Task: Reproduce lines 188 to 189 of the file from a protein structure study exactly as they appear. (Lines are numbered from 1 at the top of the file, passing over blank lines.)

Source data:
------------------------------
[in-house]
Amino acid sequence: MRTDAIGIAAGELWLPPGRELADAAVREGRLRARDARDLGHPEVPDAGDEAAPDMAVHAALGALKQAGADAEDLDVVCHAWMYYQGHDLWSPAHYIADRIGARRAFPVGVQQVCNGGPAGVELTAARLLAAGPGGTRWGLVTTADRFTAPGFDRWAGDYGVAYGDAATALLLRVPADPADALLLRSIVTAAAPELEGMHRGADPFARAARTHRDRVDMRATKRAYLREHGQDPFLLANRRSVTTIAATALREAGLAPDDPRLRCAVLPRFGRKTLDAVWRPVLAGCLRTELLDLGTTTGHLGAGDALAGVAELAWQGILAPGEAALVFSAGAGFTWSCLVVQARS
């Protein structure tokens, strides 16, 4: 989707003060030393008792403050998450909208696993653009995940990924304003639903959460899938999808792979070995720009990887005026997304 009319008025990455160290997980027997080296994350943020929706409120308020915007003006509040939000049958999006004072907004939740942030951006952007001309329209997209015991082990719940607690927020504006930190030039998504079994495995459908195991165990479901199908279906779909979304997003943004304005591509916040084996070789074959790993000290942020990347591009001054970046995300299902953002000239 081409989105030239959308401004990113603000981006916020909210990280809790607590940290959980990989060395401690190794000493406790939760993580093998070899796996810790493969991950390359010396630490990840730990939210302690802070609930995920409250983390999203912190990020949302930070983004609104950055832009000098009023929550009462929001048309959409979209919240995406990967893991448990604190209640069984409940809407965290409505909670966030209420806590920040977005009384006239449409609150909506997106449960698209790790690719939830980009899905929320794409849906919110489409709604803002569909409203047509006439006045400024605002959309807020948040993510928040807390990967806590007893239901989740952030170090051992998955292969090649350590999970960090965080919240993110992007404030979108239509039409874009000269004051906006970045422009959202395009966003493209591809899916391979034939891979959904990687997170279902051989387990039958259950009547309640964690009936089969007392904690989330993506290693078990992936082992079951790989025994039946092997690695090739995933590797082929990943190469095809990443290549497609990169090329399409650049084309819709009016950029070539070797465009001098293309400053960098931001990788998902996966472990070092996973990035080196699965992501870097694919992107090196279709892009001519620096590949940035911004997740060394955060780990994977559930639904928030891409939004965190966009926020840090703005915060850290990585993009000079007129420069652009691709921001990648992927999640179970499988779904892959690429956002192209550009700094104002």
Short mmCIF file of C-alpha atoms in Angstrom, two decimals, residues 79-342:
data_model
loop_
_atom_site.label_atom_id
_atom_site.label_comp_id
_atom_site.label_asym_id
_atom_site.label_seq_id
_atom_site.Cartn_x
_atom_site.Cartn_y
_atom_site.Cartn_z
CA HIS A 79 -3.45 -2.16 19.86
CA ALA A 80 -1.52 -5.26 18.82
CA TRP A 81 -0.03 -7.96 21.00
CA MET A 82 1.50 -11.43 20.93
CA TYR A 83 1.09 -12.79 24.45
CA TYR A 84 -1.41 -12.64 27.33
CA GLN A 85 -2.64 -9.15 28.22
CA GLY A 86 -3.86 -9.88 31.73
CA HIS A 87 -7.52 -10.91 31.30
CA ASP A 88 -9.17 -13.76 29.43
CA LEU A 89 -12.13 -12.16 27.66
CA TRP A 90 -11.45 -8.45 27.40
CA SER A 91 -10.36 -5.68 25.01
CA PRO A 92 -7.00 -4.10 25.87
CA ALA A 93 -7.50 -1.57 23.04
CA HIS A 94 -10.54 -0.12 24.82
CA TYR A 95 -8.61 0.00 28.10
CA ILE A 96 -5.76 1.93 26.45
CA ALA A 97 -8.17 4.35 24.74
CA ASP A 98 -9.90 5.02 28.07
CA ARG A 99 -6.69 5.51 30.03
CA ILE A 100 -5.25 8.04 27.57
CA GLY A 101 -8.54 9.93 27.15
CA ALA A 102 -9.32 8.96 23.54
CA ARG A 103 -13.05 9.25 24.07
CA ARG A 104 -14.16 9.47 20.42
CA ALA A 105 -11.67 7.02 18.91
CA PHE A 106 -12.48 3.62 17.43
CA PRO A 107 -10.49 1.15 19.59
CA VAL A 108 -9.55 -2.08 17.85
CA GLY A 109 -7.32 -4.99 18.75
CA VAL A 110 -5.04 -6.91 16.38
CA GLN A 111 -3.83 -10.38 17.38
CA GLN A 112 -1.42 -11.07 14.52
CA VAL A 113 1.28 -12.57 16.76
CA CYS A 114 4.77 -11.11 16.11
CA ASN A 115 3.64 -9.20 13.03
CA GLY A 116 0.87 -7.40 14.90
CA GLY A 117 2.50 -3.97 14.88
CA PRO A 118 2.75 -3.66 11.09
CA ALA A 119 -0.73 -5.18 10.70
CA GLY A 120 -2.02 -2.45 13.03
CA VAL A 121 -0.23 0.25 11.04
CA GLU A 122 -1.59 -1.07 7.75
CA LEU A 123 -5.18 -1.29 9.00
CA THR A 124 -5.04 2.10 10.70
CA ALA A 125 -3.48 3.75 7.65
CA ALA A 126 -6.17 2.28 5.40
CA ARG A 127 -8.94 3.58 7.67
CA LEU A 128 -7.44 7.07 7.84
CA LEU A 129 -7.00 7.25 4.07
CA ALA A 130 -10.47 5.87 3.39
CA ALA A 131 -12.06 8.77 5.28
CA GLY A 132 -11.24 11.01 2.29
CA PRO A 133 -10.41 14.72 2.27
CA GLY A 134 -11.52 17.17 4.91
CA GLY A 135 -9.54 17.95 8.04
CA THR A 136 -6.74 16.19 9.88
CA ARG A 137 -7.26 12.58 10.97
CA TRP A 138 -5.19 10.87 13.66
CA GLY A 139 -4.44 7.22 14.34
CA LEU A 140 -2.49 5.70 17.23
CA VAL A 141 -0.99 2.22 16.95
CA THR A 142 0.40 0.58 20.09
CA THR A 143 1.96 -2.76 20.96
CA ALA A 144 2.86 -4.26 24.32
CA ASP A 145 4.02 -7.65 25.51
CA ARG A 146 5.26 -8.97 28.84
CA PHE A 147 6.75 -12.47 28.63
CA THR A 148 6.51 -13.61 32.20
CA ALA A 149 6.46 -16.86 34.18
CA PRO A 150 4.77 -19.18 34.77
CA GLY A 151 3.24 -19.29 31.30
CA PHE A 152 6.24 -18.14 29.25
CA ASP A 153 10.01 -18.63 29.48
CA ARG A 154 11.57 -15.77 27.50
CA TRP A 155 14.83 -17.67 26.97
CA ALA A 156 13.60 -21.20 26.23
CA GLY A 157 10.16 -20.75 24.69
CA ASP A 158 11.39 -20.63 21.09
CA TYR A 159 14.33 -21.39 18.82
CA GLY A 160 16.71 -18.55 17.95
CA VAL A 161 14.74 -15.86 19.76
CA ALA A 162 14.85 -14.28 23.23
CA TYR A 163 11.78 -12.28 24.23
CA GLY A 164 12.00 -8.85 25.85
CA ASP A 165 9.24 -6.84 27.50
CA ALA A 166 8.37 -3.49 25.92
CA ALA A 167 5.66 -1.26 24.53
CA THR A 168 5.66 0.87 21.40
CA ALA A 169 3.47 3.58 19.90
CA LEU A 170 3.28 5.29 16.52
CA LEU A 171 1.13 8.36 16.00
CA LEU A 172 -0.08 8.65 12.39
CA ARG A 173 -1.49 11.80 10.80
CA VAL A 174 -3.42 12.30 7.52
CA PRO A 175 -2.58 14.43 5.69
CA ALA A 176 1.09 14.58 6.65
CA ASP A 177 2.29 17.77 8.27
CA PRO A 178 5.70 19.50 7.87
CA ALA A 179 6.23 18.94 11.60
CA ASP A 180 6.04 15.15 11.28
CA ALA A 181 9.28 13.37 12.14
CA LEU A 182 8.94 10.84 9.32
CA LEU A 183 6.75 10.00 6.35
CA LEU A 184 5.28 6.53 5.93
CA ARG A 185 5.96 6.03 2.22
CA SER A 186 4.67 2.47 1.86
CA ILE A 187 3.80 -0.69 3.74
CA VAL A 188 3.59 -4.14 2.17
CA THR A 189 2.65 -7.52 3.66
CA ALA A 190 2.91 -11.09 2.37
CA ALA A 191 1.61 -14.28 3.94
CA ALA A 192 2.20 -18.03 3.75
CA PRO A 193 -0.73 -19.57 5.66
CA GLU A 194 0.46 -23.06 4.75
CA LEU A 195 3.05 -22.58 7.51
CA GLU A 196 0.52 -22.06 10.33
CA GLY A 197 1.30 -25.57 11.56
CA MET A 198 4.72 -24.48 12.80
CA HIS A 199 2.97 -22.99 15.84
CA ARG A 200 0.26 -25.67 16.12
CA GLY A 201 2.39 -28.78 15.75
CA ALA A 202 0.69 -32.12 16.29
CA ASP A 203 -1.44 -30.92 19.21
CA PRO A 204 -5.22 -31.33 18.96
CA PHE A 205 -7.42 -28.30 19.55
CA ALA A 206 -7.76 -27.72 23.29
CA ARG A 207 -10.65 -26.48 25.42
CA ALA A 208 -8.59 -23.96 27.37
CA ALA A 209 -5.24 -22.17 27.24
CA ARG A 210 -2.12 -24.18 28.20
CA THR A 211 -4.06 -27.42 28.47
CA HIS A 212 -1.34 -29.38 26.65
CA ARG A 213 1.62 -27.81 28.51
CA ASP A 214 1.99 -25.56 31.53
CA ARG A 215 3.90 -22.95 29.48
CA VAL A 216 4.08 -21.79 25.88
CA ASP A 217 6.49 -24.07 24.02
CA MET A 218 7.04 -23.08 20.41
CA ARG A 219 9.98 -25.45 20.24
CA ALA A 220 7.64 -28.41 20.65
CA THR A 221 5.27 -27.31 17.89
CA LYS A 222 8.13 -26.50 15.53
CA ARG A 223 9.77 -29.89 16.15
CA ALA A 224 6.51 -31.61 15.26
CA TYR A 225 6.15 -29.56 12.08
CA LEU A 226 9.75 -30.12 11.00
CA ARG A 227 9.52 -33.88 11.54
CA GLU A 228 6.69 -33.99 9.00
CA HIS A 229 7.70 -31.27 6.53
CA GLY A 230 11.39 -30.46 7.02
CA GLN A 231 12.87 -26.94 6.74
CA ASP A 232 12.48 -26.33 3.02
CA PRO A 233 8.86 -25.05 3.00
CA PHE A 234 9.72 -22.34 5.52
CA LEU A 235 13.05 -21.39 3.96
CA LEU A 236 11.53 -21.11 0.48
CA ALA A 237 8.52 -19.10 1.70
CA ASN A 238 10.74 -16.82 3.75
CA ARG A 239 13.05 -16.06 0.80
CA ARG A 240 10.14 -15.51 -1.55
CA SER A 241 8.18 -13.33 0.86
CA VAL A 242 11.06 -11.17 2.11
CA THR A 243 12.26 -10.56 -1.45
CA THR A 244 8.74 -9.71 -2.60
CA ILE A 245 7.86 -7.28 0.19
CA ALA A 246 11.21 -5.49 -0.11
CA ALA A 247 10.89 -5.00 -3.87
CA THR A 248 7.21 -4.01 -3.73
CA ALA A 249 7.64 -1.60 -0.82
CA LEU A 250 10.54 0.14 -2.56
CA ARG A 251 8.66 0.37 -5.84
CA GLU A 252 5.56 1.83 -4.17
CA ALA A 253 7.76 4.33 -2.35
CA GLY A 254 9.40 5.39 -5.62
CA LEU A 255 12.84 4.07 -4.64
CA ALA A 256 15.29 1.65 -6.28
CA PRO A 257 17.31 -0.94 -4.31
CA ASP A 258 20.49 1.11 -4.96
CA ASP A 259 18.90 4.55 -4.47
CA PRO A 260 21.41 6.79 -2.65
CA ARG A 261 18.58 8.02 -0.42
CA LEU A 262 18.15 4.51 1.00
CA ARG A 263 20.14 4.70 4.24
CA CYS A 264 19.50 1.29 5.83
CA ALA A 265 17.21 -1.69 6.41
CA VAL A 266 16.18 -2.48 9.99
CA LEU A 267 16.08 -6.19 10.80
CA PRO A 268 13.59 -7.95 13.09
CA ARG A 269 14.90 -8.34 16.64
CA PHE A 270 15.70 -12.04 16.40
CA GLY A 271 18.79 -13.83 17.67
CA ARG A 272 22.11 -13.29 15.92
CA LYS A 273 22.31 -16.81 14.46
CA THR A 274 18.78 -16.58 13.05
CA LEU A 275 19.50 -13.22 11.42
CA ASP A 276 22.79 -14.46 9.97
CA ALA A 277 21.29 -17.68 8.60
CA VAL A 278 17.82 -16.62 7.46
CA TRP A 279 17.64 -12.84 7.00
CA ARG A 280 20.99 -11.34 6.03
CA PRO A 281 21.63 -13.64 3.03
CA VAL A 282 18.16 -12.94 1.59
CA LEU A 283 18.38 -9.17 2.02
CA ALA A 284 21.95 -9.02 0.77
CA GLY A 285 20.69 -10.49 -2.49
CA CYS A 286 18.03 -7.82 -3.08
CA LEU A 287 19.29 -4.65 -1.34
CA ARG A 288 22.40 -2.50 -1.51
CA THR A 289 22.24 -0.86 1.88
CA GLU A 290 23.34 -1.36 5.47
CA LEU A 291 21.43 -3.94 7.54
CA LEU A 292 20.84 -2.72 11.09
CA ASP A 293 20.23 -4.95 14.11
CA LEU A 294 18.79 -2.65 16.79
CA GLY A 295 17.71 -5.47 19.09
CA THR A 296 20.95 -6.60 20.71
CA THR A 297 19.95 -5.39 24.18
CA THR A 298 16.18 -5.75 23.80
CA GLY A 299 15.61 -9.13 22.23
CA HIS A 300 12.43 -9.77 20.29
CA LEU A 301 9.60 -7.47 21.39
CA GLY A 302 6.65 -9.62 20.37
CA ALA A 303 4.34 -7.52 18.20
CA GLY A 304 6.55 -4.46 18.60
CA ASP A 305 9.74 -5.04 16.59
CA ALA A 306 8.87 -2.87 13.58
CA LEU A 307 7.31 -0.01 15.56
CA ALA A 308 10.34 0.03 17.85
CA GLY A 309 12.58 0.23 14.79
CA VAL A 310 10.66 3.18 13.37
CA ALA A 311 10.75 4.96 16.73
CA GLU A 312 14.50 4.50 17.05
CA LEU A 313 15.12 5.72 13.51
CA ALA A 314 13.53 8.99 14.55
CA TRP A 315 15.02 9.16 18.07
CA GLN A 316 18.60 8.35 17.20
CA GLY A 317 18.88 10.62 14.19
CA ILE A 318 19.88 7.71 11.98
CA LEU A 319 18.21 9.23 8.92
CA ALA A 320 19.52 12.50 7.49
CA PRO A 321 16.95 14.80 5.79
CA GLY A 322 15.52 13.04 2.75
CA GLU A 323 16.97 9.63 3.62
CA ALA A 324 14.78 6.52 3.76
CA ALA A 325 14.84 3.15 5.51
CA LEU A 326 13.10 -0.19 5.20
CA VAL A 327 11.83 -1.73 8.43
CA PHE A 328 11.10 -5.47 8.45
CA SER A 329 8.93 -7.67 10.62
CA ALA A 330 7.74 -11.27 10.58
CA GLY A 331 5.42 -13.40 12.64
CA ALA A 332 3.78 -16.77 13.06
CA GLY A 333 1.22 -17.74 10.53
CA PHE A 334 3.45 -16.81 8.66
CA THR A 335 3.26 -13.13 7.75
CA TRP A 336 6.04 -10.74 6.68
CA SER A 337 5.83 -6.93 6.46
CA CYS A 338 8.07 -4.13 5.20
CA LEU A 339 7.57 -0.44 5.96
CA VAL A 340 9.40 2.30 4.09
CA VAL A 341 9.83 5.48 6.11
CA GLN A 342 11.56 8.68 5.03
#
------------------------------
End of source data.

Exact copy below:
CA ALA A 253 7.76 4.33 -2.35
CA GLY A 254 9.40 5.39 -5.62